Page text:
Number of stores: 27 (90% with Pricer)
Number and type of labels: 450–500 labels/store, SmartTAG Power+ (incl. one base station and one transmitter per store)
Customer since: 2019
Where small, unprofitable stores see problems and are shutting down, Swedish Lifvs sees opportunities and is shifting into gear. Lifvs is currently Europe’s largest unmanned grocery store chain. The modern technological platform that they developed creates value for shoppers and soaring customer satisfaction.
In just a few years, Swedish start-up Lifvs has gone from 0 to 27 stores, and more are opening all the time. The concept is based on the technological platform that they developed, in which cloud-based electronic shelf labels (ESL) are a key component.
The business concept is simple: small, unmanned 24-hour grocery stores with everything a customer needs in locations that need it the most. An app is all the customer needs to open the store, scan items and pay. And customer satisfaction is high: the platform has been developed to enhance customer loyalty and satisfaction through a unique online and offline experience.
The process is simplified for shoppers by the standardised store concept and the use of the technological platform to handle everything at the store.
“Our software is connected to various IoT devices, that is, all the technology in the physical store – everything from shelf labels, doors, the alarm and screens to temperature-controlled boxes. From the start, we knew we wanted ESLs to be able to control the system from the central office,” says Daniel Lundh, founder and COO of Lifvs.
Lifvs had initially chosen another supplier with a cloud solution, but when Pricer launched the Pricer Plaza cloud solution, Lifvs switched over. In Sweden, Pricer’s sales and installation take place through the partner StrongPoint.
“I really appreciated the thoughtfulness in sales, and the relationship we developed with StrongPoint and Pricer,” says Daniel Lundh.
Economies of scale are essential
Lifvs opens stores in locations where traditional stores have shut down, usually in smaller towns, so there is potential to reintroduce service.
“Our entire business model is based on being able to retain a price level for consumers, which means we need to be able to control costs. We do that through a smaller store with lower rent and fewer staffed hours, which lowers our staffing costs. On the other hand, we do have costs for all the technology in the store, including ESLs. But at the same time, everything the staff doesn’t have to do lowers our ongoing operating costs. By creating economies of scale, we should be able to survive on a smaller customer base than traditional stores were able to do,” says Daniel Lundh.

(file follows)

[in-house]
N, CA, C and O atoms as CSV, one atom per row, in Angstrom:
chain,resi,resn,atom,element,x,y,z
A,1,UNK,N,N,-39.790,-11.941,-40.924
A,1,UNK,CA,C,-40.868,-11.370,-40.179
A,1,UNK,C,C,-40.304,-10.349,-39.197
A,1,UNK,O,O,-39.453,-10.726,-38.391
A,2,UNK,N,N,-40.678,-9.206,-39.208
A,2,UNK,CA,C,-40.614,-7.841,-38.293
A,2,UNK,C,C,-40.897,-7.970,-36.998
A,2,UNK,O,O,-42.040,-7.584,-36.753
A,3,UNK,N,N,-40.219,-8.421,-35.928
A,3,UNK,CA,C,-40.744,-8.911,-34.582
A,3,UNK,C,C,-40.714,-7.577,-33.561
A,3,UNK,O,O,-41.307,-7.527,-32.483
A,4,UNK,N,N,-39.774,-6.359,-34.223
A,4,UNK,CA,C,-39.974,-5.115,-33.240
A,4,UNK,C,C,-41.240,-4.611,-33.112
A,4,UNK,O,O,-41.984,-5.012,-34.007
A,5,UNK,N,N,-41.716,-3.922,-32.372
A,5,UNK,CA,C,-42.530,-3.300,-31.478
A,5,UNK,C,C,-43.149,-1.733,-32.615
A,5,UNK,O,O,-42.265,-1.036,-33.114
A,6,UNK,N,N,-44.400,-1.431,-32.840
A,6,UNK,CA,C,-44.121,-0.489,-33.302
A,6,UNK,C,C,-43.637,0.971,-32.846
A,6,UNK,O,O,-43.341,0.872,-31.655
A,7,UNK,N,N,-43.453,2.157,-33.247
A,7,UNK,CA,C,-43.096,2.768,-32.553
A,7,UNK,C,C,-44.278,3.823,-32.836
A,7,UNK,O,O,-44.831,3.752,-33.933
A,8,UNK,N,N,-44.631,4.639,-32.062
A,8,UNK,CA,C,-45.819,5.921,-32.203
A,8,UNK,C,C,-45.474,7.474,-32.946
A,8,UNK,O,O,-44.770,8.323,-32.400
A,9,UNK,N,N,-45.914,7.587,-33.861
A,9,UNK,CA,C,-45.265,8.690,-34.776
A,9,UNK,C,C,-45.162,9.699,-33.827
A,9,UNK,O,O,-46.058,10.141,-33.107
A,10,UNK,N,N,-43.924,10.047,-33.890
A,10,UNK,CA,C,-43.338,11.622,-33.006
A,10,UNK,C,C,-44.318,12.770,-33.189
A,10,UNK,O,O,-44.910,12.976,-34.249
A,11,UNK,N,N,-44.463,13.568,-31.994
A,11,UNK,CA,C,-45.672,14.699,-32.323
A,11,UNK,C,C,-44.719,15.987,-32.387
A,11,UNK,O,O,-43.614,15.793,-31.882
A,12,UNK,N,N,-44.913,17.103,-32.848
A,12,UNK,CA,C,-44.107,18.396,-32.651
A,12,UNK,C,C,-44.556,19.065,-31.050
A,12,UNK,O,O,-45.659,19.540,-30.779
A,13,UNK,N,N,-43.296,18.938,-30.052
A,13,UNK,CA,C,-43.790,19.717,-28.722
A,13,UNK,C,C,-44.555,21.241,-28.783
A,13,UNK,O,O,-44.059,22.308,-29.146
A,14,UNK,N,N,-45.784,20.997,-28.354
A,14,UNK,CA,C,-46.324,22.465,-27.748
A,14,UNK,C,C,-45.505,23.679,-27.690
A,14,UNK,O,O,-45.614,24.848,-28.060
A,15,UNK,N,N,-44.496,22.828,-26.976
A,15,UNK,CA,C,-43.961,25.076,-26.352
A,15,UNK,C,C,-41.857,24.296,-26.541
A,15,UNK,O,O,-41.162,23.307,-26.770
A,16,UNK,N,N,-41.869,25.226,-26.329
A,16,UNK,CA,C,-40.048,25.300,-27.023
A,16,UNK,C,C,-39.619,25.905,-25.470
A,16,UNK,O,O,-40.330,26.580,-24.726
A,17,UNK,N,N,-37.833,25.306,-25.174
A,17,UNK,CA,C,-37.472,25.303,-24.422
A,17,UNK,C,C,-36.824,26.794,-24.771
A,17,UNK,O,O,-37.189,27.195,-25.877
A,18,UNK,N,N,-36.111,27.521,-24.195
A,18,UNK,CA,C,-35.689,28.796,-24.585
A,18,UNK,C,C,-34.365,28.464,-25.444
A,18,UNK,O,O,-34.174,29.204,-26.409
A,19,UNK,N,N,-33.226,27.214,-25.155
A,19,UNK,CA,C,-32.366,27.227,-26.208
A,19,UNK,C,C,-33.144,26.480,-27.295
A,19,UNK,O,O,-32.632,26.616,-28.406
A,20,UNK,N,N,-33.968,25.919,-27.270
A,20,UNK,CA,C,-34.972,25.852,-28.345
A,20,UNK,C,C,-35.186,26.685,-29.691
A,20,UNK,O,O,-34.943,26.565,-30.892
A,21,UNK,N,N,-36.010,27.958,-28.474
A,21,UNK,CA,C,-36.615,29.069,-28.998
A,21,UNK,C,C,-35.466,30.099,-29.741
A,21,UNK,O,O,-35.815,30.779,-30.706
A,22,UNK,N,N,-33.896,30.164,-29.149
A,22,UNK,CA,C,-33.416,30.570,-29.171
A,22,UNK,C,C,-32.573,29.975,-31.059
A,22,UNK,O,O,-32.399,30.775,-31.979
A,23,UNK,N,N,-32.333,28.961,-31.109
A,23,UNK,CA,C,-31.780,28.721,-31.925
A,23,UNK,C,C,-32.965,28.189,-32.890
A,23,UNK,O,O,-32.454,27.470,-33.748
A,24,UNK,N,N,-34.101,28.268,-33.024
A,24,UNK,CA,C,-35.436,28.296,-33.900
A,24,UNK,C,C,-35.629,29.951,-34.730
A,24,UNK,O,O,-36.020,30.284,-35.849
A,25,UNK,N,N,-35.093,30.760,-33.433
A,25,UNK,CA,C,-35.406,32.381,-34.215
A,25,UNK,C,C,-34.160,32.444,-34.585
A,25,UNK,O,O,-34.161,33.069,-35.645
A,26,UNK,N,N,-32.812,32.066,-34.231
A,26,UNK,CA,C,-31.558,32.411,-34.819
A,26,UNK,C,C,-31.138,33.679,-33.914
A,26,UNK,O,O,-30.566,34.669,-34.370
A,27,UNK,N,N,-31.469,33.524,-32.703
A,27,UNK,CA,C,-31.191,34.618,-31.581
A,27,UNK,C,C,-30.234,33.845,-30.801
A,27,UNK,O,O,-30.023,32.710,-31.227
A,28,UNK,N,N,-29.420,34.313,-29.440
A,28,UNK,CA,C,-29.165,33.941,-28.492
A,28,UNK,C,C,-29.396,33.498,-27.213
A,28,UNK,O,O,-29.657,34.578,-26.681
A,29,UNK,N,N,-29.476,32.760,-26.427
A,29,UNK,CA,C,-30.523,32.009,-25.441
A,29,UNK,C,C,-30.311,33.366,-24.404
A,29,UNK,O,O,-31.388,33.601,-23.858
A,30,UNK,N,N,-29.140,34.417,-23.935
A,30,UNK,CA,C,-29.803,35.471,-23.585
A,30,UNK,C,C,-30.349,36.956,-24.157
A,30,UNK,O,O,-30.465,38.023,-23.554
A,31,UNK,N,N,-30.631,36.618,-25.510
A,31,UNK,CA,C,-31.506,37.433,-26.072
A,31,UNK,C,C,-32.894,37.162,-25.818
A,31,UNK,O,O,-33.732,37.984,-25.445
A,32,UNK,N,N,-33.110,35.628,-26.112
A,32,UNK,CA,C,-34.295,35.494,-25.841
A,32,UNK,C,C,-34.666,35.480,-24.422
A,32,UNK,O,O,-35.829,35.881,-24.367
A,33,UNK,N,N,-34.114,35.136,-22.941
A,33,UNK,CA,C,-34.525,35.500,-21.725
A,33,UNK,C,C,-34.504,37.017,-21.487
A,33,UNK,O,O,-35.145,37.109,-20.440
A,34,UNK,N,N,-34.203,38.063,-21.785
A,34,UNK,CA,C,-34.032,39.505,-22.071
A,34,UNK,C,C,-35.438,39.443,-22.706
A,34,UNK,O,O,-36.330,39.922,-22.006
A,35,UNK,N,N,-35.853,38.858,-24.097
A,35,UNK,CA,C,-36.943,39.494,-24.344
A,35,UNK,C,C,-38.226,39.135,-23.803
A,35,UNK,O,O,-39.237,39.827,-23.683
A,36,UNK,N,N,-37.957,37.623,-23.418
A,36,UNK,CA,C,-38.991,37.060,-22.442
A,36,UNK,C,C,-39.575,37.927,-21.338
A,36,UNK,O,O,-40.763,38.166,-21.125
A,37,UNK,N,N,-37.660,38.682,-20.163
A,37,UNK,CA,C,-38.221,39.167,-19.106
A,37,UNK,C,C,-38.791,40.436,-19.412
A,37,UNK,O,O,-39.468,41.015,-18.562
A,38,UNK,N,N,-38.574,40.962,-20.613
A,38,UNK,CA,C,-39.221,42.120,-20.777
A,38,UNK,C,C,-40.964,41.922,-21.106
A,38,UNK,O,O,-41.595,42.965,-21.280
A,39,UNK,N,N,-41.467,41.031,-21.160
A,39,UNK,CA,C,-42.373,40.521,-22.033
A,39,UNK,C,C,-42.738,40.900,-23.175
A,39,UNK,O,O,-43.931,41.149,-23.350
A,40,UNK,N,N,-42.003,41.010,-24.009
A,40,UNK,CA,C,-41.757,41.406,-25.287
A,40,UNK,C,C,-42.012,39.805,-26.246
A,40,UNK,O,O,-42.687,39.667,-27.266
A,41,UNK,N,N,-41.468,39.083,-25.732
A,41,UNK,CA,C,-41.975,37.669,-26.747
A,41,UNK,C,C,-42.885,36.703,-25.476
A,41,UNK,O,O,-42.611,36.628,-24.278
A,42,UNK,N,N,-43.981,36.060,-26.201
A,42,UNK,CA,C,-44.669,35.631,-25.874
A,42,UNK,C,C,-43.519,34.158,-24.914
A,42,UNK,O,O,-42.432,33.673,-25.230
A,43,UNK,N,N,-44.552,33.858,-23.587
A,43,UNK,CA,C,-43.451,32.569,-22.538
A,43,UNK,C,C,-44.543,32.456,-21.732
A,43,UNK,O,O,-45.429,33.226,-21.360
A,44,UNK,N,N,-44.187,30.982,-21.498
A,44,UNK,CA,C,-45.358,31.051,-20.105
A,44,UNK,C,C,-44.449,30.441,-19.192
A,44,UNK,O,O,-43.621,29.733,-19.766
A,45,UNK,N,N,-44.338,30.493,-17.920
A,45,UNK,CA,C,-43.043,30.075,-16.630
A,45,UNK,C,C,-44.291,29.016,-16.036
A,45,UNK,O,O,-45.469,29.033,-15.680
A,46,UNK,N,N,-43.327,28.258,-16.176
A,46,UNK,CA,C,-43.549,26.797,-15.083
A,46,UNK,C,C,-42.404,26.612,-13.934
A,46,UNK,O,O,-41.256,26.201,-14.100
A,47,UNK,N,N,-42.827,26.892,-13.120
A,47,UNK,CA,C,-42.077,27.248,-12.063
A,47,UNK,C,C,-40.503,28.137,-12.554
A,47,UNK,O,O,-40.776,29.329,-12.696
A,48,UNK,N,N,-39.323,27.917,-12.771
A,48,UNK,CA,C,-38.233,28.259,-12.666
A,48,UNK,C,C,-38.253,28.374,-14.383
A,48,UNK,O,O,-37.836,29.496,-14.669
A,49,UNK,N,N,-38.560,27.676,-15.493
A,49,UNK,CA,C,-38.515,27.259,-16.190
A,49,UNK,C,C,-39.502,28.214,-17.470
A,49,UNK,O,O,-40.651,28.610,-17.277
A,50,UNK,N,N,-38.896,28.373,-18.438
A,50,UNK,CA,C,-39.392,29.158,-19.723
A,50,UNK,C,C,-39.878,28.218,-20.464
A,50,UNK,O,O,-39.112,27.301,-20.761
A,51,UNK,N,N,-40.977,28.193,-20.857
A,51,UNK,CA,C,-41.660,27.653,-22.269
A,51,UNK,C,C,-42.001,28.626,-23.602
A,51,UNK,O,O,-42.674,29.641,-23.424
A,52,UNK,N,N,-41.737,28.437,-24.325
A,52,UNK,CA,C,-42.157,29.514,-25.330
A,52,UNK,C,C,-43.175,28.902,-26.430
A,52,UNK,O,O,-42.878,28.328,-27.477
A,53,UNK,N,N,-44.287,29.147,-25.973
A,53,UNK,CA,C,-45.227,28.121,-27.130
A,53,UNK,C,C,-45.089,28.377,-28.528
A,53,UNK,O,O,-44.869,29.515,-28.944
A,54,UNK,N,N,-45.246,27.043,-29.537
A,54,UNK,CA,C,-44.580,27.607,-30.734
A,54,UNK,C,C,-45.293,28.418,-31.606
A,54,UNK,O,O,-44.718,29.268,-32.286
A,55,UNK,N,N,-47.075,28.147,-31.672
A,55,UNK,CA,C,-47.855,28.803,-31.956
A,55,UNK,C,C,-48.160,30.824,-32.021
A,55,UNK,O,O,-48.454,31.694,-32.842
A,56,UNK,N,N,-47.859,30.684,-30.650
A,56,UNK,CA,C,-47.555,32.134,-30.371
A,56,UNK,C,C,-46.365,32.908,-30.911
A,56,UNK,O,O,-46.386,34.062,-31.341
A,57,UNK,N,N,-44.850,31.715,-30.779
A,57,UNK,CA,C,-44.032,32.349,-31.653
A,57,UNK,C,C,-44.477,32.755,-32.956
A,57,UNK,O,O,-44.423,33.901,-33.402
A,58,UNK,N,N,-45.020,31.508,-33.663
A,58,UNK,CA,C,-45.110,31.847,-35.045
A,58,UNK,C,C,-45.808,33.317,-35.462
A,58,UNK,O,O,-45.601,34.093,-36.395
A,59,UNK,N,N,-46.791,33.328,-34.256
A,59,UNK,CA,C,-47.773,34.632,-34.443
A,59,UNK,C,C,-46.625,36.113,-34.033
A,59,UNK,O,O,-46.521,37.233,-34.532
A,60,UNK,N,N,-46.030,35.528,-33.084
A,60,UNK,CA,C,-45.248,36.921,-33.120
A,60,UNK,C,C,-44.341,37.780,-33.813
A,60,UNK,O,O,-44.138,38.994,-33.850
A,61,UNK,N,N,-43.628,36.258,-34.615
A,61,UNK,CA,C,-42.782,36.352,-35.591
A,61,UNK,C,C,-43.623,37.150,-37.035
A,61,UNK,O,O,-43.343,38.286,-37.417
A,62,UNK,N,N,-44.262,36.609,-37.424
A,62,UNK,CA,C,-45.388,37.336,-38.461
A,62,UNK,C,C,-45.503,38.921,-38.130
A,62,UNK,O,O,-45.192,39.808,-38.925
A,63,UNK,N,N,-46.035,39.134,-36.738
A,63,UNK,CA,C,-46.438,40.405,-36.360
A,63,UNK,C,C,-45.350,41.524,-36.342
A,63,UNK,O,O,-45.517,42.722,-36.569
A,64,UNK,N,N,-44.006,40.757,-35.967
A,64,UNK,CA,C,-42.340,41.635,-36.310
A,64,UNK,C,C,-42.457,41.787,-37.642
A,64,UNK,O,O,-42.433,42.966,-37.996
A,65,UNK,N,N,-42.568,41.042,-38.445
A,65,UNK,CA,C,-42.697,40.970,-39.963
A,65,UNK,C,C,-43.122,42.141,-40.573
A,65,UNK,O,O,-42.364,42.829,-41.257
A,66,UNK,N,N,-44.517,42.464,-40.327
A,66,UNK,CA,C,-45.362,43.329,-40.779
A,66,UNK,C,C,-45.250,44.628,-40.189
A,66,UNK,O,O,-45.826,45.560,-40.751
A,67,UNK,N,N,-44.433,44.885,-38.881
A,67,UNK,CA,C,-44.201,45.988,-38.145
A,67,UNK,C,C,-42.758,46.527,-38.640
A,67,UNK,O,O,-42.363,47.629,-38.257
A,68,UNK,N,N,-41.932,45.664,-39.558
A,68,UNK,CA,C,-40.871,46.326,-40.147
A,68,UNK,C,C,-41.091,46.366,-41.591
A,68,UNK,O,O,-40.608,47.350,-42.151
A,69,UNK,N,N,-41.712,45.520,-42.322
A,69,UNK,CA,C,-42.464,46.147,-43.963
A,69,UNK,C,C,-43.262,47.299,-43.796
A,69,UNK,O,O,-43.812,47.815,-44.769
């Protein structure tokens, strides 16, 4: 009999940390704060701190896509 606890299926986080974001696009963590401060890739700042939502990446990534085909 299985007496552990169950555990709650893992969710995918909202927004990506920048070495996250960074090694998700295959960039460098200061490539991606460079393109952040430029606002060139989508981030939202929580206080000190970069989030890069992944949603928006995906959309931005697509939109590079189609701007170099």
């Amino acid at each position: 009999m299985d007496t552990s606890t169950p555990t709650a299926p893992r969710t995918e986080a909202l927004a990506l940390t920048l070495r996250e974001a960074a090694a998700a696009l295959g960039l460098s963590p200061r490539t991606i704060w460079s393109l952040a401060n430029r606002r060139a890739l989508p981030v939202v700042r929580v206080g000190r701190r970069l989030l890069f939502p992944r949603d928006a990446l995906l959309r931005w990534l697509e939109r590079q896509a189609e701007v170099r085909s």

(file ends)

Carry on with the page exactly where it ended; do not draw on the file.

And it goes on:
ESLs also make things easier for consumers.
“With our technology, you scan the item you want to purchase. But on some packages, maybe the barcode is damaged. So we’ve also put the barcode on the shelf label, so that it can always be scanned.”
Unified commerce platform
Lifvs’ entire system is based on the technological platform and built-in artificial intelligence (AI). At the core, this is the system that truly makes Lifvs stand out from other players.
“For example, the system can anticipate when we need to place orders to minimise obsolescence and food waste. The platform is what’s called a unified commerce platform, where the customer can move freely between different channels, online and offline, and all valuable insights are collected in a single data point. This means we have access to all data about the customer, no matter where the customer interacts with us – in the store or in the app. In addition to efficient store operation, this also allows us to personalise our marketing and communication with the customer, which customers ultimately appreciate.
For evidence that customers are satisfied, look no further than the 82% of users who allow push notices in the app – simply put, they want to receive communication because it’s relevant and targeted.” Another example is the opening rate of mailings.
“We have an opening rate of 32%, compared to the 10% industry average. Our Net Promoter Score, NPS, is 62 percent.”
Daniel mentions a major industry player that is usually a leader and that has an NPS around 20.
Adapted assortment based on collected data
For the store, access to this valuable data also means continuous total oversight of the selection and sales.
“We’re building a chain in which we need to be agile with our rotation of goods; we should be able to quickly exchange and adapt our selection. It’s easy to load a new item into the system and the information automatically goes directly to the ESLs in the stores. This can be done at different levels, areas and clusters, and removes unnecessary labour hours for store staff,” says Daniel Lundh.
Lifvs needed an efficient and scalable cloud-based solution with electronic shelf labels for the large-scale operation of unmanned grocery stores in small towns.
A platform with the Pricer Plaza cloud solution for central control of electronic shelf labels in a large number of stores.
To the modern technological platform developed by Lifvs, an electronic shelf label system was added, creating value for shoppers and soaring customer satisfaction.